deployed from their families, homes, jobs and arrived at
the Pentagon in less than 24 hours. ... Our request for
assistance was answered without hesitation and by an
immediate and professional deployment."
Throughout the deployment, he said, "professionalism,
constancy, devotion to duty and devotion to country" marked
the Maryland guardsmen's performance.
"We know that we disrupted your families' lives," he added,
"and I would be remiss if I didn't thank your family
members, neighbors and friends who courageously maintained
your households and neighborhoods while you came here
diligently to defend ours."
McCants also paid homage to Staff Sgt. Kenneth Cropper, 49,
a well driller, who died March 20 while doing physical
training at Fort Myer, Va. McCant told Cropper's wife,
Laverne: "We have not forgotten your husband's selflessness
and valiant contributions to our effort." Like the other
military police, McCants said, Cropper was determined that
nothing would happen to the men and women of the Pentagon
on his watch.
Army Maj. Gen. Gerald Rudisill, assistant to the chairman,
Joint Chiefs of Staff, for National Guard matters, noted
that the military police had contributed "a tremendous
dimension of security, confidence and stability."
"That's something the National Guard has been doing for
hundreds of years, and you have done it well," Rudisill
said. "As we look across at the serenity surrounding the
Pentagon today, you had a lot to do with that. You ought to
be awful proud. Thank you for your service to our nation.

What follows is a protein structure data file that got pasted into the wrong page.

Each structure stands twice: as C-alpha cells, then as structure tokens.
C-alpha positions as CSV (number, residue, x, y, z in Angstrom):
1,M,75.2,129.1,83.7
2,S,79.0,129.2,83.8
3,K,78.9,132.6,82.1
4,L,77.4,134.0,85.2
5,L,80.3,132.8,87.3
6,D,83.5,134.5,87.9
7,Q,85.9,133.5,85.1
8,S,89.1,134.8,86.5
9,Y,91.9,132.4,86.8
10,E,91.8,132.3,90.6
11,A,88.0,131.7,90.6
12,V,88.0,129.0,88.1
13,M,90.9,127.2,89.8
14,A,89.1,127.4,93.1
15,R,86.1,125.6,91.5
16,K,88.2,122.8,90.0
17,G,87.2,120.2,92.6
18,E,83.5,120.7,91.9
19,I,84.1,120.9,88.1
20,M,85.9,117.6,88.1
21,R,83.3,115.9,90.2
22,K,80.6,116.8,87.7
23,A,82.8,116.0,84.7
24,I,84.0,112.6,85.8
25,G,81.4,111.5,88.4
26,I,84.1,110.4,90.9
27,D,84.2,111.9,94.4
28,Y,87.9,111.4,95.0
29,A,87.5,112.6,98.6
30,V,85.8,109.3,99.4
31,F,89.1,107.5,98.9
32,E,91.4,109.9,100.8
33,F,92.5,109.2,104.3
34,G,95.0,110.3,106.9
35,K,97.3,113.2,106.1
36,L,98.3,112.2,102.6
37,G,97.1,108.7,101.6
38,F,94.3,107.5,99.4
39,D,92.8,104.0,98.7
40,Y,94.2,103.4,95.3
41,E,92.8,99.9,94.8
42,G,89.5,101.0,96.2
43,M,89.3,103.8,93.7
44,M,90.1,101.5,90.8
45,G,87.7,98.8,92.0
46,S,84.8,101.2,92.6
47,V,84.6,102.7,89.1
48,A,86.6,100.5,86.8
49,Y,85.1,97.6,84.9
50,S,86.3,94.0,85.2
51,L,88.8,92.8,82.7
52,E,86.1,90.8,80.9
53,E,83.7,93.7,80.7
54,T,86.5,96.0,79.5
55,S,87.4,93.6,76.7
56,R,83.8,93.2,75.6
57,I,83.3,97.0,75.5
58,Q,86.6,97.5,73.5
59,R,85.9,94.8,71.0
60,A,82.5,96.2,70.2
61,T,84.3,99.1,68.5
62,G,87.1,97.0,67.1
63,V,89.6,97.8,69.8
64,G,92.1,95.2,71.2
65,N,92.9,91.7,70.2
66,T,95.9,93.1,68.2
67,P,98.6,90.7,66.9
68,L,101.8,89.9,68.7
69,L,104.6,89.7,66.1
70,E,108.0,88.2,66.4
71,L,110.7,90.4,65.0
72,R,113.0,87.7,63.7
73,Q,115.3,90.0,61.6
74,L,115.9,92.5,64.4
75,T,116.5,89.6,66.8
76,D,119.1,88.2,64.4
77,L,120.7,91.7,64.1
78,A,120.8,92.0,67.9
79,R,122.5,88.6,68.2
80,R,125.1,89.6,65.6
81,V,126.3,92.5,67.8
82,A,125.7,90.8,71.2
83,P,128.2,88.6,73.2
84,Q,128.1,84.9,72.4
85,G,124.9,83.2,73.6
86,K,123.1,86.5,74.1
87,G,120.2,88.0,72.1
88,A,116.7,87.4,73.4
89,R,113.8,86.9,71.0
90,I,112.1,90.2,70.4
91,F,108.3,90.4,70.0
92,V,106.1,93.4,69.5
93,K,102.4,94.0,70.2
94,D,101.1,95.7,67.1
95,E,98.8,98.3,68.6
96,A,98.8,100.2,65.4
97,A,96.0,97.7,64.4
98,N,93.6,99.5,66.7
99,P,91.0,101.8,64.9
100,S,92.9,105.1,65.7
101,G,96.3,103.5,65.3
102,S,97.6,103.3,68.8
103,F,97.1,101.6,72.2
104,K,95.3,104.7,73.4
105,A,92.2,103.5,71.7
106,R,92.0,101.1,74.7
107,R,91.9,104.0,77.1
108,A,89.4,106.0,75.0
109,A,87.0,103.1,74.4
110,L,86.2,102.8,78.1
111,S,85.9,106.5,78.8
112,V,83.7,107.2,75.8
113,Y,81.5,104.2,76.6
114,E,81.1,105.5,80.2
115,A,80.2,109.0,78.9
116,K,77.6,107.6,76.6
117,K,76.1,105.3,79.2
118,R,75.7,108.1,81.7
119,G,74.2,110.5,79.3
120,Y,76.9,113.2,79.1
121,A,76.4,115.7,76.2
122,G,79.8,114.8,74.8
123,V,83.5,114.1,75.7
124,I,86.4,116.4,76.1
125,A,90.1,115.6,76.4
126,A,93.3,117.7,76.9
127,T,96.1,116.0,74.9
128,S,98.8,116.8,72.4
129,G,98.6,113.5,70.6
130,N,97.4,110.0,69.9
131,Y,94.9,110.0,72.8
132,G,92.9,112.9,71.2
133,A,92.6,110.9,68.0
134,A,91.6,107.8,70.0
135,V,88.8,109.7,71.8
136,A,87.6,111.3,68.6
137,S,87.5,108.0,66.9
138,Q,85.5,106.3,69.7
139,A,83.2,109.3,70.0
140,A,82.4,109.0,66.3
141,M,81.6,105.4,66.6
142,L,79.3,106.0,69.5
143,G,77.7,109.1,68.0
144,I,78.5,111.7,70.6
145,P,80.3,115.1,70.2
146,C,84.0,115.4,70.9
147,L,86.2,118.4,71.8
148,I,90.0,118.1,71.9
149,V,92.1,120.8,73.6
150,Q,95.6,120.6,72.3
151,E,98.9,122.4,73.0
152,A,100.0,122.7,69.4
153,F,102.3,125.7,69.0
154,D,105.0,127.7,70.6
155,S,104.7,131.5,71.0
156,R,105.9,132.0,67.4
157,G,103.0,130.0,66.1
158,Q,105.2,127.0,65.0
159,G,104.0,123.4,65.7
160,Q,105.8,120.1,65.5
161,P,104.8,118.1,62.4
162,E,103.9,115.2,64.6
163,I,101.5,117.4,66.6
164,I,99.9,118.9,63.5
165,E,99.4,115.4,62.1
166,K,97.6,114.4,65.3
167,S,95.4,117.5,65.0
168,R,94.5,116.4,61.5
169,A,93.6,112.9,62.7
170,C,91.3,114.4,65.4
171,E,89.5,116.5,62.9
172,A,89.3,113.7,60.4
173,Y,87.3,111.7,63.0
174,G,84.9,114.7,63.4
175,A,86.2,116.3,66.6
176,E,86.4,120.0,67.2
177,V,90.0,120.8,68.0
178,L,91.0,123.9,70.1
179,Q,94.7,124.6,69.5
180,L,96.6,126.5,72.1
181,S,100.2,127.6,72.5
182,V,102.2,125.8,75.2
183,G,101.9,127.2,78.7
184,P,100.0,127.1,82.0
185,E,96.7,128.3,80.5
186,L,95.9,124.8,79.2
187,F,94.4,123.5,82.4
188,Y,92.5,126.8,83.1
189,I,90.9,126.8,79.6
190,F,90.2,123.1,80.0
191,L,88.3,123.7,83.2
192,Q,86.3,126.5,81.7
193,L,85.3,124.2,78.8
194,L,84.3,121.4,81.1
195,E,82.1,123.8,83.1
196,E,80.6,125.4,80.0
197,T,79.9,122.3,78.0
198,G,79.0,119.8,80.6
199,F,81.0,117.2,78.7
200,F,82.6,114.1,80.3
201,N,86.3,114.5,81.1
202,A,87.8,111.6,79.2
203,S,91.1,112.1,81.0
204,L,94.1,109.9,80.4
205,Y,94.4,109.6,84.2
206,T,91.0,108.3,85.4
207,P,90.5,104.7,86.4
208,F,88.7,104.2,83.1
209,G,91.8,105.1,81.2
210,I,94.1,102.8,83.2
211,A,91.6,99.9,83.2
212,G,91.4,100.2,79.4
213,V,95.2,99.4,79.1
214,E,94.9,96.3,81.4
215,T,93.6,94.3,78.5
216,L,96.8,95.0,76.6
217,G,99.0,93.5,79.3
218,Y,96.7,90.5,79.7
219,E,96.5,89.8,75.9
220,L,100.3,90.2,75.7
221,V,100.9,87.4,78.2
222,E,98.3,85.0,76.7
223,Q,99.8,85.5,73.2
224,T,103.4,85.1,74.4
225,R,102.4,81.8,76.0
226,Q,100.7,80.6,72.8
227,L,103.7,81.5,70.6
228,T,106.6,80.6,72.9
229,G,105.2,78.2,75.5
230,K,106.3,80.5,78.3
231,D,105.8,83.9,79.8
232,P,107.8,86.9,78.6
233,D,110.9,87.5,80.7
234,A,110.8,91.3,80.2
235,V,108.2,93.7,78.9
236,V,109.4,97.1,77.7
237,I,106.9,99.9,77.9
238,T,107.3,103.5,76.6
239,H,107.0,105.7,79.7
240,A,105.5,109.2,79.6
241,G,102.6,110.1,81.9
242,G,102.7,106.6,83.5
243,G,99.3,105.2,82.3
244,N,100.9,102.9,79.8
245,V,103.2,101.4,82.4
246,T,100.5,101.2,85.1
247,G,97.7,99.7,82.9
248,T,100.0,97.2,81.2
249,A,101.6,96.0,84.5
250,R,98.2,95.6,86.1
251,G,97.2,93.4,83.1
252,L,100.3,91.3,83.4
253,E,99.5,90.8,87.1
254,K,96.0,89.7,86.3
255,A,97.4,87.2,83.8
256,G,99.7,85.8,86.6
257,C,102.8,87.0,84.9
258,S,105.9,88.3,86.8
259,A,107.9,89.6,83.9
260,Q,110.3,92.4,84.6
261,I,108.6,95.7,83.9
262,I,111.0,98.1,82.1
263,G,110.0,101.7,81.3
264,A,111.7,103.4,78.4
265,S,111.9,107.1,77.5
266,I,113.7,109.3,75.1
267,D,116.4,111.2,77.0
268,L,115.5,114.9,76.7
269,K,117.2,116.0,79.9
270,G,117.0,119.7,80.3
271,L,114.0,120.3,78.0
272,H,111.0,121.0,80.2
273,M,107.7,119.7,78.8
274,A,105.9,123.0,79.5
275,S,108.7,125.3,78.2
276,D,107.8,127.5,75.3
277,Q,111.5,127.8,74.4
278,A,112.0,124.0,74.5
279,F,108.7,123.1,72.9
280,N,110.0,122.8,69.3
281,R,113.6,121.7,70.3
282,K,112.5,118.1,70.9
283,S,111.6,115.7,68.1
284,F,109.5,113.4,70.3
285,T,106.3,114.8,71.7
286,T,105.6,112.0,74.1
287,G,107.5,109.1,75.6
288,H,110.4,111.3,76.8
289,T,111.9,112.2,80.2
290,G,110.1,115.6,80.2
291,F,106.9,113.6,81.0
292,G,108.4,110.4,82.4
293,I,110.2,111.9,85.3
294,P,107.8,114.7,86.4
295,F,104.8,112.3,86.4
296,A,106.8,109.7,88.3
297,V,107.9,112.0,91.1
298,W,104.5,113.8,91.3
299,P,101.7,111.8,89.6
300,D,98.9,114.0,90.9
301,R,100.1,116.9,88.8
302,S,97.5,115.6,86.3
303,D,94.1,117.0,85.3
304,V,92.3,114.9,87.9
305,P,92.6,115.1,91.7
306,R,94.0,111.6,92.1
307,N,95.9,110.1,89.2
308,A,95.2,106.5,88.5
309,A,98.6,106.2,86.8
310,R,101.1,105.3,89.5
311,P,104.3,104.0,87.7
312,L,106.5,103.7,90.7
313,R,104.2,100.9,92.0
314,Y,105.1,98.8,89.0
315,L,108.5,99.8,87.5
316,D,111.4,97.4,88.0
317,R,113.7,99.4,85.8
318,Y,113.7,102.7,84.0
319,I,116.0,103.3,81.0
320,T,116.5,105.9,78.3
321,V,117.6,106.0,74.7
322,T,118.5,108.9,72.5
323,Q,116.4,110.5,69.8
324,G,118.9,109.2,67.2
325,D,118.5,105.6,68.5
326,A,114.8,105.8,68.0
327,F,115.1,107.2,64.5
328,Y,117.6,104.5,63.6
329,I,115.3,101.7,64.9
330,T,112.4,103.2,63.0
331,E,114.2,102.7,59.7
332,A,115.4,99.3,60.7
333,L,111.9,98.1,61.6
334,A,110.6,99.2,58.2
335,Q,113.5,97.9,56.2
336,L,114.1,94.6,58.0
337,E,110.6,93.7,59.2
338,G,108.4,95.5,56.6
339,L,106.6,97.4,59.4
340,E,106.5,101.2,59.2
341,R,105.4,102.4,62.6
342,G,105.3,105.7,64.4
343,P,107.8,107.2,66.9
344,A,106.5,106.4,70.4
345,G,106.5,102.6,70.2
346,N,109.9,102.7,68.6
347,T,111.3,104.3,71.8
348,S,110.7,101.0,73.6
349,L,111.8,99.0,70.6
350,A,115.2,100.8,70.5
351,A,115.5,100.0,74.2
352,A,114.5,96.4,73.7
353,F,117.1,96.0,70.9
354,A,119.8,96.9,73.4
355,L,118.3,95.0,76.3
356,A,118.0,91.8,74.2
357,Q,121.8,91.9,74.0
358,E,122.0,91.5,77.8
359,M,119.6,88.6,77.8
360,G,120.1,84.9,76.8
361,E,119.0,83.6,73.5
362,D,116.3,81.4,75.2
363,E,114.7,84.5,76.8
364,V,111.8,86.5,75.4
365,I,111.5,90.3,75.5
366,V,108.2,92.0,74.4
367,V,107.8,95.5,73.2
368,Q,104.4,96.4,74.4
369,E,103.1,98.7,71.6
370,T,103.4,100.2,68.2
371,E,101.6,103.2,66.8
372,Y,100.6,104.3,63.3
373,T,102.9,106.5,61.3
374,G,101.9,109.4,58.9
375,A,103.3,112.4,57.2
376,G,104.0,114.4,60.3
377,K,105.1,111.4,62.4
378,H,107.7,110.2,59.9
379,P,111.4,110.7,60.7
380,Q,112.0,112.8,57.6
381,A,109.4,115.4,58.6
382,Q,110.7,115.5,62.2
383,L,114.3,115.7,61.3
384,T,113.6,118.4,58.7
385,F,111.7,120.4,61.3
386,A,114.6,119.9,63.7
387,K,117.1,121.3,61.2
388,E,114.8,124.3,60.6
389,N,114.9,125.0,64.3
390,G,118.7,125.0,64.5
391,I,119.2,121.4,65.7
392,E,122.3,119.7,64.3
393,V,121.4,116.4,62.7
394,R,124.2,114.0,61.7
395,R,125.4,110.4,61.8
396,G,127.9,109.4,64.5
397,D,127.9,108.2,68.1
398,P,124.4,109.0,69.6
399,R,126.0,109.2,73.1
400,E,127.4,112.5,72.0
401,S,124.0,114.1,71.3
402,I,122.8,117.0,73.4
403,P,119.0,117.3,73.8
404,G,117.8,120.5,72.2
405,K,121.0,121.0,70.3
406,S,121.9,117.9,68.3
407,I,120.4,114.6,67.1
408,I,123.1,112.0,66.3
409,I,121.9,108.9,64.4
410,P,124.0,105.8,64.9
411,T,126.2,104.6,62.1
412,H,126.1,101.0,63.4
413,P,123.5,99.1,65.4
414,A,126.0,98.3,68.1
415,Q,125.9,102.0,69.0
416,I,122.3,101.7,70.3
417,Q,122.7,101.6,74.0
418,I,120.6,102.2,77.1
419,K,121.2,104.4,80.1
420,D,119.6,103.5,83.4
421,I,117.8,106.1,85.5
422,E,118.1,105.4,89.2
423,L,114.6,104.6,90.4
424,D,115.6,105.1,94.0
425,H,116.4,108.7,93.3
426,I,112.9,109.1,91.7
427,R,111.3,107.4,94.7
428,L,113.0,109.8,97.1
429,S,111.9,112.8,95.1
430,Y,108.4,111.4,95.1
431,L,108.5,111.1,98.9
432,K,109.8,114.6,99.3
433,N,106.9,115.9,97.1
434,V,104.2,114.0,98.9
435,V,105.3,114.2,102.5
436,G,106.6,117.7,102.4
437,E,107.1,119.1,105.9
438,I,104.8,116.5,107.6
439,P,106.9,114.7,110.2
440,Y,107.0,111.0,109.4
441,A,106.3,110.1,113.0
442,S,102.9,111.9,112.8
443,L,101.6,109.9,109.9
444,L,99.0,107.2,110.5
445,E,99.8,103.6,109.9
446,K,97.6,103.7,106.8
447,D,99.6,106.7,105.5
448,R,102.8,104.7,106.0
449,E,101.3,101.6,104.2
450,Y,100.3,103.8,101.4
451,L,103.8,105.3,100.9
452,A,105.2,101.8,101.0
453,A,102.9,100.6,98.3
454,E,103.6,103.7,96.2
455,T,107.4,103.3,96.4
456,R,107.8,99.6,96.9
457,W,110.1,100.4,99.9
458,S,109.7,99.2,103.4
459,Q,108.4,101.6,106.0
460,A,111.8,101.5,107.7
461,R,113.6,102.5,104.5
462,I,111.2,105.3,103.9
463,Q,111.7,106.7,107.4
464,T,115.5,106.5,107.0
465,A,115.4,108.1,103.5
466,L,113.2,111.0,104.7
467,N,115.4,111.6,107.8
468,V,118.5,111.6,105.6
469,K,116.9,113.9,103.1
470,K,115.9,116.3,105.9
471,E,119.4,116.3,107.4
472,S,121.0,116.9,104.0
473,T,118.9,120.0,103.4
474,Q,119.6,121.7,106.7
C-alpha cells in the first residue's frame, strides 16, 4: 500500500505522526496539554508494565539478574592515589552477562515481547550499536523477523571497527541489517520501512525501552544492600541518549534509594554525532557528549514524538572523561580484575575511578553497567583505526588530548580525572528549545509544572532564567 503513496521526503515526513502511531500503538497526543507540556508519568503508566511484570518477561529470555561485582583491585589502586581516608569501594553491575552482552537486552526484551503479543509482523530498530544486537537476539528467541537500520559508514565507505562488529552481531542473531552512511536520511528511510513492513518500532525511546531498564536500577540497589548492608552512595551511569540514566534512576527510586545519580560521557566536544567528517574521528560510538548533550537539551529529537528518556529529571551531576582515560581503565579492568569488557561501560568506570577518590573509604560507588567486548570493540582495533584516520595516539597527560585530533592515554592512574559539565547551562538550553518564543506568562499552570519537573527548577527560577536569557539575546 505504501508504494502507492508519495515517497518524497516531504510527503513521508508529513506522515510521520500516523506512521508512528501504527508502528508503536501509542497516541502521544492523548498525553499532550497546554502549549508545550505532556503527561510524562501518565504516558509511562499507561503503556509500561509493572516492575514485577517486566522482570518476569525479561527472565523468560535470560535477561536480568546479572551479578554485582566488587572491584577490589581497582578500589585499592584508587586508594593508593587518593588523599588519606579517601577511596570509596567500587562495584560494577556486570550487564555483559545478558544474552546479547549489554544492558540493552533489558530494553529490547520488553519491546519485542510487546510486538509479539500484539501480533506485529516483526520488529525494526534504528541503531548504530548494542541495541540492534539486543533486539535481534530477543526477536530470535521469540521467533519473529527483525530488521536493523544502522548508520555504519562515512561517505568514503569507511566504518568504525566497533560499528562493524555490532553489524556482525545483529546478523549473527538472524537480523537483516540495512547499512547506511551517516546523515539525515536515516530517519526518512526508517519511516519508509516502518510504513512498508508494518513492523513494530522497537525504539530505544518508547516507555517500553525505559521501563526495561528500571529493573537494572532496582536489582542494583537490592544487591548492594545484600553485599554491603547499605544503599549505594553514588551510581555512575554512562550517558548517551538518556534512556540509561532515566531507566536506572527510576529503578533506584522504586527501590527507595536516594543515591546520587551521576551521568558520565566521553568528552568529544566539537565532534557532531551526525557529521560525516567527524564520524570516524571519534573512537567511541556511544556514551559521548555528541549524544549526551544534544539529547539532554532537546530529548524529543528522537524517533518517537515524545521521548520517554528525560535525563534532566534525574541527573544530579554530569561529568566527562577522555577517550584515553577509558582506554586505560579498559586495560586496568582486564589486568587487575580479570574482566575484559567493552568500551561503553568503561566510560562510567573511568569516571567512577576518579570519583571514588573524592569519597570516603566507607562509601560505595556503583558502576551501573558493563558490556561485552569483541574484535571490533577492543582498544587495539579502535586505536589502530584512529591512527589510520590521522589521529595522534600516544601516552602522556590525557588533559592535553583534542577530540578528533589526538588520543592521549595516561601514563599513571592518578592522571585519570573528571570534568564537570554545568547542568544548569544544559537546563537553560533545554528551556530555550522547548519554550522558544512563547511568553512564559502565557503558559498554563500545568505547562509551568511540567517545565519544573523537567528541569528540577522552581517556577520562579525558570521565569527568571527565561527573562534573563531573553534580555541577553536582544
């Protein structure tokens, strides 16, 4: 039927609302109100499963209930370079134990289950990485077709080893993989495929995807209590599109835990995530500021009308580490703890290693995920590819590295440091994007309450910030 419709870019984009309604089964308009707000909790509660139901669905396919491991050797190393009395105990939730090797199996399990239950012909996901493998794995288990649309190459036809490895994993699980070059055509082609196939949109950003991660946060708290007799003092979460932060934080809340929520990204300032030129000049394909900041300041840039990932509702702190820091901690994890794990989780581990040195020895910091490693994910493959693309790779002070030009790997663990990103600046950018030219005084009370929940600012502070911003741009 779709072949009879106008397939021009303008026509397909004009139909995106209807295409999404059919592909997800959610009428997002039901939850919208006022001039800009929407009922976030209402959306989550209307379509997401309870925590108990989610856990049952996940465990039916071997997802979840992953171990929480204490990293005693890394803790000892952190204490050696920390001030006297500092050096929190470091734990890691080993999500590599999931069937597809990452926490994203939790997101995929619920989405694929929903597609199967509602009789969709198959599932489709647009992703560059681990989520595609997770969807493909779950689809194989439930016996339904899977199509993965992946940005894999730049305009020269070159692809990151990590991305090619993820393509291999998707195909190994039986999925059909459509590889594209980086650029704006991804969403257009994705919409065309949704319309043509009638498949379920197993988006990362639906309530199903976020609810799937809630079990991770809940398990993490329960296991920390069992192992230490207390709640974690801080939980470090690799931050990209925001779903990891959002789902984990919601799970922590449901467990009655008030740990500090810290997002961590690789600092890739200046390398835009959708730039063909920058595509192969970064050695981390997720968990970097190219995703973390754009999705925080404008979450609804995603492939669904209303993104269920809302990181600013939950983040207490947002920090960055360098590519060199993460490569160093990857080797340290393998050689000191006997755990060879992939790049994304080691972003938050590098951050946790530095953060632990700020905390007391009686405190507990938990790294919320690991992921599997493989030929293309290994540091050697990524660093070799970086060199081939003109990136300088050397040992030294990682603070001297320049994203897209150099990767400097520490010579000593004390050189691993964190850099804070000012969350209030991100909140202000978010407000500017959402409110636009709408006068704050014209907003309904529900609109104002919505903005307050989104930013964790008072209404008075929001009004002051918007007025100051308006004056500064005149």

You're a tremendous asset and I applaud your effort."
Army Major Gen. James Fretterd, Maryland's adjutant
general, thanked the group for putting their lives on hold
for almost a year. "This is total force at its finest," he
said. The general noted that many of the guardsmen "were
pulled out of colleges and universities, pulled off your
jobs, away from your families" yet they did their jobs as
"I want to thank you all on behalf of the governor, the
lieutenant governor and all the people of Maryland for what
you have done for your country," Fretterd told the MPs. "We
can't be any more proud than I am today. I hope on the
15th, when you have your homecoming, when all your families
can join us and, hopefully, your employers, that we can pay
proper tribute to you and all that you have done."
Fretterd also offered to help anyone who encounters
problems with their employers. "When you get back, if you
have any problems with employer conflicts," he said,
"please give me a call through the chain of command so that
we can help you. We're there to do that."
The general asked those who served in such previous
operations as Desert Shield, Desert Storm and Vietnam to
raise their hands. Seeing several dozen hands raised, he
concluded. "You've held up your hand when your country
needed you and that's so important. We call you Maryland's
finest and there's a reason for that. Because you're the
| Army Maj. Gen. James Fretterd, Maryland
National Guard's adjutant general, thanks members of the
Guard's 200th and 290th Military Police companies Aug. 22,
2002, for putting their lives on hold for nearly a year to
provide security at the Pentagon in the wake of the Sept.
11 terrorist attack. Fretterd took part in a redeployment
ceremony for the MPS at the Pentagon's River Parade Field.
Photo by Linda D. Kozaryn.
| High-resolution image available.
| Active duty and National Guard military
police stand at attention during a redeployment ceremony
Aug. 22, 2002, at the Pentagon River Parade Field. The
military police have provided additional security at the
military headquarters since the Sept. 11 terrorist attack.
Photo by Linda D. Kozaryn.
| High-resolution image available.